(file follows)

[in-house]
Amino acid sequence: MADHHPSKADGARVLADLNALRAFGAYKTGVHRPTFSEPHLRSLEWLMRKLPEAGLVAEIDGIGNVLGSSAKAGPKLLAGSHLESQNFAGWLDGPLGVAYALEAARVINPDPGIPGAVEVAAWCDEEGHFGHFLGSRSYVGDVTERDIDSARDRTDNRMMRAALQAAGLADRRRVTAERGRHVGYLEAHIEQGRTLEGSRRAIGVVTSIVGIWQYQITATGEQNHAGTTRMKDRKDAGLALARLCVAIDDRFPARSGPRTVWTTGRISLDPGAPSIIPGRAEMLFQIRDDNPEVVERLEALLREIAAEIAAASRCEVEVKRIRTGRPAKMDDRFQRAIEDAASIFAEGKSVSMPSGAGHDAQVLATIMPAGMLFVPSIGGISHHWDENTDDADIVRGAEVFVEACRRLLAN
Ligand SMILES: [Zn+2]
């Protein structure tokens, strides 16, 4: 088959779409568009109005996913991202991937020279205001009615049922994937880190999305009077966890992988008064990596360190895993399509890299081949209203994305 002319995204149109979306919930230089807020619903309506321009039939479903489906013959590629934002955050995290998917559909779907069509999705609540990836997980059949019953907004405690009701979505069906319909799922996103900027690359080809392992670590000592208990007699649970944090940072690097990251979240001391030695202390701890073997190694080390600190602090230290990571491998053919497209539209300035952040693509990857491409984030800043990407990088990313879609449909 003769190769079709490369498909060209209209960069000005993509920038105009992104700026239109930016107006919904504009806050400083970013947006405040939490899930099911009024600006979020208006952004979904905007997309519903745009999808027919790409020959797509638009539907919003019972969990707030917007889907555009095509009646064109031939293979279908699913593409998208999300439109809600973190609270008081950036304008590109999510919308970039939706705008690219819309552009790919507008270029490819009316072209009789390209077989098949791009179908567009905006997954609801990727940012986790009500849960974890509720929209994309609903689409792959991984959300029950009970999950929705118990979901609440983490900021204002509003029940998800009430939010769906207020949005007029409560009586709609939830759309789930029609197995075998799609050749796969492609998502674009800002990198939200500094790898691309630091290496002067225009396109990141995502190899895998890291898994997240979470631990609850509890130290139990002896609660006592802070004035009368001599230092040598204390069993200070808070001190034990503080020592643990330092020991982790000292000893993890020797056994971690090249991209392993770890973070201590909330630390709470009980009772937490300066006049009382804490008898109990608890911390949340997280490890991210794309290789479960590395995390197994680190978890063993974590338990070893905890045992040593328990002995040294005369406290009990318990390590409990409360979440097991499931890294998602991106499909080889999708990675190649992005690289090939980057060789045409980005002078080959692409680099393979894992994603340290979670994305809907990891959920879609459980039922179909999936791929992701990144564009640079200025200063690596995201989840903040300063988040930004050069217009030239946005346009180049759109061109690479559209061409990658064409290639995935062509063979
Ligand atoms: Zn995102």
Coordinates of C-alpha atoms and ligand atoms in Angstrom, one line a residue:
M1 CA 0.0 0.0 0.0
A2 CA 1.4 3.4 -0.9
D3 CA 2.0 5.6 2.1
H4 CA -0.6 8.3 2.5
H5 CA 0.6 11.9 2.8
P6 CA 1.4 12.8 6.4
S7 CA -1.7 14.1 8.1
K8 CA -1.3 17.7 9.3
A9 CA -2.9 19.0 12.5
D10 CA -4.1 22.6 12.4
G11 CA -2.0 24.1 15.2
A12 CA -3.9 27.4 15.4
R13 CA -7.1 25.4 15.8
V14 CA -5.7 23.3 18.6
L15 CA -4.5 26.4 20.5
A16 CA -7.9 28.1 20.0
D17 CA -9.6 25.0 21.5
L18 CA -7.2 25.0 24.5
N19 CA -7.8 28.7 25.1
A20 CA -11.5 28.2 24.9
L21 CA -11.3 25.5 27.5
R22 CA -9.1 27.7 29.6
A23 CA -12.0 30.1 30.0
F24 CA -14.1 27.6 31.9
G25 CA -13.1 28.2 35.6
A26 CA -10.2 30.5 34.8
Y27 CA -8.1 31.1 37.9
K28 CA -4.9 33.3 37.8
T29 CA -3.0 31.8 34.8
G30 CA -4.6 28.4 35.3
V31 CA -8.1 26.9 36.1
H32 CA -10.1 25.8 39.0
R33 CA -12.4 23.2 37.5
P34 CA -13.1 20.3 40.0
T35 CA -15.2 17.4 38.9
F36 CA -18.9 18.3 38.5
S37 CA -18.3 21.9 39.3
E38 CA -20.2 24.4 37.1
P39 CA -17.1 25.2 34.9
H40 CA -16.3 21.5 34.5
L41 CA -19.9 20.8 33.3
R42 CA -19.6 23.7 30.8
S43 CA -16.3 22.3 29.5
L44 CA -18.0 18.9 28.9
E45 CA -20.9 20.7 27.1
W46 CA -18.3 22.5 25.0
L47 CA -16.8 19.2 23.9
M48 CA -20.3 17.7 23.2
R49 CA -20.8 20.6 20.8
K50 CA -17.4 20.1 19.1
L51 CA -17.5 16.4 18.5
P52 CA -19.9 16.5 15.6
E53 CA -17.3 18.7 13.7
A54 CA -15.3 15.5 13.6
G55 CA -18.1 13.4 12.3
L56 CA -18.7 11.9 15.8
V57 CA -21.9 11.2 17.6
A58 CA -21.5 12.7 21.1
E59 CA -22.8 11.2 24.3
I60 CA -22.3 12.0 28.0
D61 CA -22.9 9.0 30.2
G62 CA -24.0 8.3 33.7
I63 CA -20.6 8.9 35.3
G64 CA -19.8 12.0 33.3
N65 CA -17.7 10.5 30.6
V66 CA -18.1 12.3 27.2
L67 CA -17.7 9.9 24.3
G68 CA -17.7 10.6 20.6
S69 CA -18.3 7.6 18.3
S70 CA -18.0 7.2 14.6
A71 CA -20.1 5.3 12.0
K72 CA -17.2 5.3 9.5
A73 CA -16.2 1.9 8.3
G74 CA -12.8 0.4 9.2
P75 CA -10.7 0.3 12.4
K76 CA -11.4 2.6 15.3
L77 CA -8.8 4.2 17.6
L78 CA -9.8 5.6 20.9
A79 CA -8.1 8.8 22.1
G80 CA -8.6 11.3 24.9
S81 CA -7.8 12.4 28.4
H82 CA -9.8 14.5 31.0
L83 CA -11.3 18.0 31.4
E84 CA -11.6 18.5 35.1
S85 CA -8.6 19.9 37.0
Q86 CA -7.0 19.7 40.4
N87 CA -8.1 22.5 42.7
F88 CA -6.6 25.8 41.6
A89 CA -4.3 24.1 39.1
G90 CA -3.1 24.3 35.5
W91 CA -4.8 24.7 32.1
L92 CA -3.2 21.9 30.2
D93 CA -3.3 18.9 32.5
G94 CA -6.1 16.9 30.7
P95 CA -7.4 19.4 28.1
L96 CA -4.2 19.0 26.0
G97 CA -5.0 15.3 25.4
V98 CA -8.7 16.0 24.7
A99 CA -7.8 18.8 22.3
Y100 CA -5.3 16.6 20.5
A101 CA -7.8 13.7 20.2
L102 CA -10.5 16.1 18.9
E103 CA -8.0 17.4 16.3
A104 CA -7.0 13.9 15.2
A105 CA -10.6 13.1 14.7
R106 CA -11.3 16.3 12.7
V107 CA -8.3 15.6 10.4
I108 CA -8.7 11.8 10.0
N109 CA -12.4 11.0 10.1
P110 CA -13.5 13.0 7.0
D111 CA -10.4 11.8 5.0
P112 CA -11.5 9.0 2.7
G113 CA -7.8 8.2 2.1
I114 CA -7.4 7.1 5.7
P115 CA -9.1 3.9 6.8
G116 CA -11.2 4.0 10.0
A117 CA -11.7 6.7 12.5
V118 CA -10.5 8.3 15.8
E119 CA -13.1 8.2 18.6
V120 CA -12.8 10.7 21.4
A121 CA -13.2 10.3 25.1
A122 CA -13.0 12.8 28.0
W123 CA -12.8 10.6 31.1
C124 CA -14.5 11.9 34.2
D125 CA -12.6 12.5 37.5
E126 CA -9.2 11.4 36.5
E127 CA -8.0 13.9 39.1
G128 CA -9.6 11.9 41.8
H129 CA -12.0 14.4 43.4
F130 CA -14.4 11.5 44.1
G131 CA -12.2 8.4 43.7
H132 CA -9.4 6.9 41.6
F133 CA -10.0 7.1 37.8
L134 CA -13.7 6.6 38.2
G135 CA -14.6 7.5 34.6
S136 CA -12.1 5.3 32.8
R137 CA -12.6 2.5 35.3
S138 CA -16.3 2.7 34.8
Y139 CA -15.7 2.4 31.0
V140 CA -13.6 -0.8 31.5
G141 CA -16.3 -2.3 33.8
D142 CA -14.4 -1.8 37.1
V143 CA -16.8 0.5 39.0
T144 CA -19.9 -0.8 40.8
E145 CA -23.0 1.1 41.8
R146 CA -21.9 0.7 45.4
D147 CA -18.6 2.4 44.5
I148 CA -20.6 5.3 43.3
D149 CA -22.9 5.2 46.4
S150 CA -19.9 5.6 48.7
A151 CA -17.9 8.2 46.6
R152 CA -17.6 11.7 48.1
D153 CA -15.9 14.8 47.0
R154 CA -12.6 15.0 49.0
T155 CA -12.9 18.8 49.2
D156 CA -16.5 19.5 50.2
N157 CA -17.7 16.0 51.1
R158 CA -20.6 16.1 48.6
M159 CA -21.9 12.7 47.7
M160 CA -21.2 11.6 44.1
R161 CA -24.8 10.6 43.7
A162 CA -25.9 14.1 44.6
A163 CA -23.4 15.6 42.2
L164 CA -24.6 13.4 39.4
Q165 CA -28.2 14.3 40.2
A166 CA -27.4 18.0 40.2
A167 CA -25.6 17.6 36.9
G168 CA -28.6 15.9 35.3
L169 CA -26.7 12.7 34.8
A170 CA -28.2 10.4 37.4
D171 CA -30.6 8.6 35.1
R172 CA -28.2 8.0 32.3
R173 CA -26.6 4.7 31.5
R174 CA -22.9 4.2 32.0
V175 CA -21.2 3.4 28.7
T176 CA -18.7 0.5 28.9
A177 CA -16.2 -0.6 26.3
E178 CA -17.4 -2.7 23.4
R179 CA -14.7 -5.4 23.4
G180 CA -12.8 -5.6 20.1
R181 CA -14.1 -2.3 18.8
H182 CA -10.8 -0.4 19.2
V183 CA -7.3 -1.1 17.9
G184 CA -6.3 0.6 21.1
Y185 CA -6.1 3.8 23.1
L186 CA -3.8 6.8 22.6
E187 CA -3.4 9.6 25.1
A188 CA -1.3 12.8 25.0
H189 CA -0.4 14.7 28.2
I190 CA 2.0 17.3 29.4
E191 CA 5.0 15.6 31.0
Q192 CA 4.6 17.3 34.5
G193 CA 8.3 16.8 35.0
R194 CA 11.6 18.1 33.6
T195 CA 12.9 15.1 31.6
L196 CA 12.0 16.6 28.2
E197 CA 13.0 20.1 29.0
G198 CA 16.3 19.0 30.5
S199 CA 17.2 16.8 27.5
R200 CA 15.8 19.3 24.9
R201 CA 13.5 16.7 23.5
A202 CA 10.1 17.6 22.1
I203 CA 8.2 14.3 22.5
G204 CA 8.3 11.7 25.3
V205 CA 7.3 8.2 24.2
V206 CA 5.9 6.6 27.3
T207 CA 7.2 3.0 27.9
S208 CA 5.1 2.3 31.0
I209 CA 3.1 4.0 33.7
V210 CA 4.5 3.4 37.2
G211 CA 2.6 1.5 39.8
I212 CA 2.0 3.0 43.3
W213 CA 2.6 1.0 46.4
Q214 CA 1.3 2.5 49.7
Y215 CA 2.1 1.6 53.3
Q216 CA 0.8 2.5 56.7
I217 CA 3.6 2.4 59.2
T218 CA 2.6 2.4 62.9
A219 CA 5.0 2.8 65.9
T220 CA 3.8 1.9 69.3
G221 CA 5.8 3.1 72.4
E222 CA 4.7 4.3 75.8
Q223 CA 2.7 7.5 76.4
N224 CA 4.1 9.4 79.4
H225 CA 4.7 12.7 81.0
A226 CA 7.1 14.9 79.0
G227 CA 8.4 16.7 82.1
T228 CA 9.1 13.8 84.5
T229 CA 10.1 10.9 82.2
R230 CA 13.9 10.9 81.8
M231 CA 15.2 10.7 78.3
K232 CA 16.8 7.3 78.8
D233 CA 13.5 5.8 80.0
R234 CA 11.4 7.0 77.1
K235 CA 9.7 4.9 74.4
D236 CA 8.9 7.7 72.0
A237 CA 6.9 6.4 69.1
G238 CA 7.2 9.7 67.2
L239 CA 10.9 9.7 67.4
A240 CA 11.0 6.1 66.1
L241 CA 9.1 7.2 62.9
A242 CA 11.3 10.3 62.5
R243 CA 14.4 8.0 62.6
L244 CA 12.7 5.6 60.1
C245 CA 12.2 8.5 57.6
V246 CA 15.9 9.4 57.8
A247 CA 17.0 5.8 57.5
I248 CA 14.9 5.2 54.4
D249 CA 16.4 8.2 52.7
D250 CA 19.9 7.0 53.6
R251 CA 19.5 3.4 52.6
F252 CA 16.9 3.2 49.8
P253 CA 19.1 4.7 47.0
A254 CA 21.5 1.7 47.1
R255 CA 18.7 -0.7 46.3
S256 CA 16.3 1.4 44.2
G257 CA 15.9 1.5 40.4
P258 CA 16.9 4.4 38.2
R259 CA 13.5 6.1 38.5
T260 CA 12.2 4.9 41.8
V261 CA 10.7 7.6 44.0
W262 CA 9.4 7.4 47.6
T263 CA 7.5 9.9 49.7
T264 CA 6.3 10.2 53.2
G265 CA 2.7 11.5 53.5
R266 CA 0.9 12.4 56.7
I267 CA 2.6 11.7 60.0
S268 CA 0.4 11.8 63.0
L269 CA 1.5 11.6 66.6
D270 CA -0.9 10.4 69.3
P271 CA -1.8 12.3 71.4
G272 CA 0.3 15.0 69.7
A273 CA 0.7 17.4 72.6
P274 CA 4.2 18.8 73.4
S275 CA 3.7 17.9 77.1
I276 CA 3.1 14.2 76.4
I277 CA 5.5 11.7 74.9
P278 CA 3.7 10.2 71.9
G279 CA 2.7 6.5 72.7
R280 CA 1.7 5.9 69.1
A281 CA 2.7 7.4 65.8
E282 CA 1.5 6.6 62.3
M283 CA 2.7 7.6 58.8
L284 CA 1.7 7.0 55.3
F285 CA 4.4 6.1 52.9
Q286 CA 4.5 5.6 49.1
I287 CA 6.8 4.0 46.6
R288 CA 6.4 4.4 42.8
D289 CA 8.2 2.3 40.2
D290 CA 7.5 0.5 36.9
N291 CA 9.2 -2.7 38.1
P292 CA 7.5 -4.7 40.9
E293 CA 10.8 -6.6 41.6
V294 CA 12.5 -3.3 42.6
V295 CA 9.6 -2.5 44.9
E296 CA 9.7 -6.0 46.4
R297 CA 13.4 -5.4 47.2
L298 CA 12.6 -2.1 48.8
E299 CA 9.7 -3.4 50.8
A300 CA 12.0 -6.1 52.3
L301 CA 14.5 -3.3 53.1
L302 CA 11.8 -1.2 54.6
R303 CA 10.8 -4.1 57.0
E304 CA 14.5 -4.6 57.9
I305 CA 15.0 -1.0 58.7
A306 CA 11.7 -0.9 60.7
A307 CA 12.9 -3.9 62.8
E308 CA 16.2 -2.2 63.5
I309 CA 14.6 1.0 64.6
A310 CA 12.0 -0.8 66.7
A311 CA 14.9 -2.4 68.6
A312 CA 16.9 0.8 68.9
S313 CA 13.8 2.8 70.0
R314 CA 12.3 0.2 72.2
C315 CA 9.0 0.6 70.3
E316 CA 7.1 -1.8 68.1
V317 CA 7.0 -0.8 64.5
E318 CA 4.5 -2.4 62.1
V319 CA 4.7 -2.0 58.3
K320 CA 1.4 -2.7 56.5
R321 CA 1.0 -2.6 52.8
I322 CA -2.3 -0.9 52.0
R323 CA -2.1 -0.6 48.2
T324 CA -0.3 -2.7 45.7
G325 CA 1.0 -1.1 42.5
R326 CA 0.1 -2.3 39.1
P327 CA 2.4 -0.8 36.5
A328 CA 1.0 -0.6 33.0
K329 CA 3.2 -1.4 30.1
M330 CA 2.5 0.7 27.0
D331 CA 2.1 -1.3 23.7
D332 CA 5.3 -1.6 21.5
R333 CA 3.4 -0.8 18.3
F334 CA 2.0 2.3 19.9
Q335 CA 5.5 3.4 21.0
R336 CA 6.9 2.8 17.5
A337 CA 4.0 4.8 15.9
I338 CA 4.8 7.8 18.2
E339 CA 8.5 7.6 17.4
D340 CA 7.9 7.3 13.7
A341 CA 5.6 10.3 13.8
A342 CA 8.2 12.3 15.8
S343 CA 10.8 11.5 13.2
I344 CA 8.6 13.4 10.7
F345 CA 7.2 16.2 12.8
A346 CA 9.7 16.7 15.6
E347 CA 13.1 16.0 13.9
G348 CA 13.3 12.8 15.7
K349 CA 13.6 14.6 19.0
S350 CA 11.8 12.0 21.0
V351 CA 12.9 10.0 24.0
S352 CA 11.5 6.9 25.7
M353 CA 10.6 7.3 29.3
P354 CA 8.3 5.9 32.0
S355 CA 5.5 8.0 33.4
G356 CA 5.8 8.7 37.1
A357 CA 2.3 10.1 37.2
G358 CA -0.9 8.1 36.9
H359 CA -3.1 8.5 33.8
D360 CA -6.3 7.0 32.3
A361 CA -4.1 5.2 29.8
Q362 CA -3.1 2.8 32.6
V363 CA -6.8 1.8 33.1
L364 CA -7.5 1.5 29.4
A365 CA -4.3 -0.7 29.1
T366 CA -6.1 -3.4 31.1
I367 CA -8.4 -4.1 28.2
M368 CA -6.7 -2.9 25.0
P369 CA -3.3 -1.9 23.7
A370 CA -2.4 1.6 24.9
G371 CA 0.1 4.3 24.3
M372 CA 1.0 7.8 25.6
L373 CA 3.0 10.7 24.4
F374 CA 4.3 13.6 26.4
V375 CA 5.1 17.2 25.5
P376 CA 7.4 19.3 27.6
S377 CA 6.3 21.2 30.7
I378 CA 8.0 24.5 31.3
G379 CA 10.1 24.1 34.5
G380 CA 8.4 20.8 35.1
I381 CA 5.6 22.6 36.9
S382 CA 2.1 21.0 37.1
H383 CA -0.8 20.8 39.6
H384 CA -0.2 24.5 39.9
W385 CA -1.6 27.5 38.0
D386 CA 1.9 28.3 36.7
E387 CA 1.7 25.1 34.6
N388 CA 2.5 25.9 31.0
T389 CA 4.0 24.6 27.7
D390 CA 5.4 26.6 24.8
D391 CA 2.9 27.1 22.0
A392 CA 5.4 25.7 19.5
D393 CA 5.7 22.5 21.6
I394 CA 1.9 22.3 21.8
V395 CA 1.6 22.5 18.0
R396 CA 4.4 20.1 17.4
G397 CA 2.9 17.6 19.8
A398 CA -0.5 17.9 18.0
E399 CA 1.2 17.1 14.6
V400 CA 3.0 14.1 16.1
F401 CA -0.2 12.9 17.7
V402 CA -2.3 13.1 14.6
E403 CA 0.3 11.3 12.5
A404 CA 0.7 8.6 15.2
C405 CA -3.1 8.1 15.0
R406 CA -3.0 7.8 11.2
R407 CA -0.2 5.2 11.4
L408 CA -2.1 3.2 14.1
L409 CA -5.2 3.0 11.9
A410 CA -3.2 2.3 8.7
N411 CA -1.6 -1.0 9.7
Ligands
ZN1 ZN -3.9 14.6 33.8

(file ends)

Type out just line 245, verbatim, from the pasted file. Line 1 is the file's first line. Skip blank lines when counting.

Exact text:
L239 CA 10.9 9.7 67.4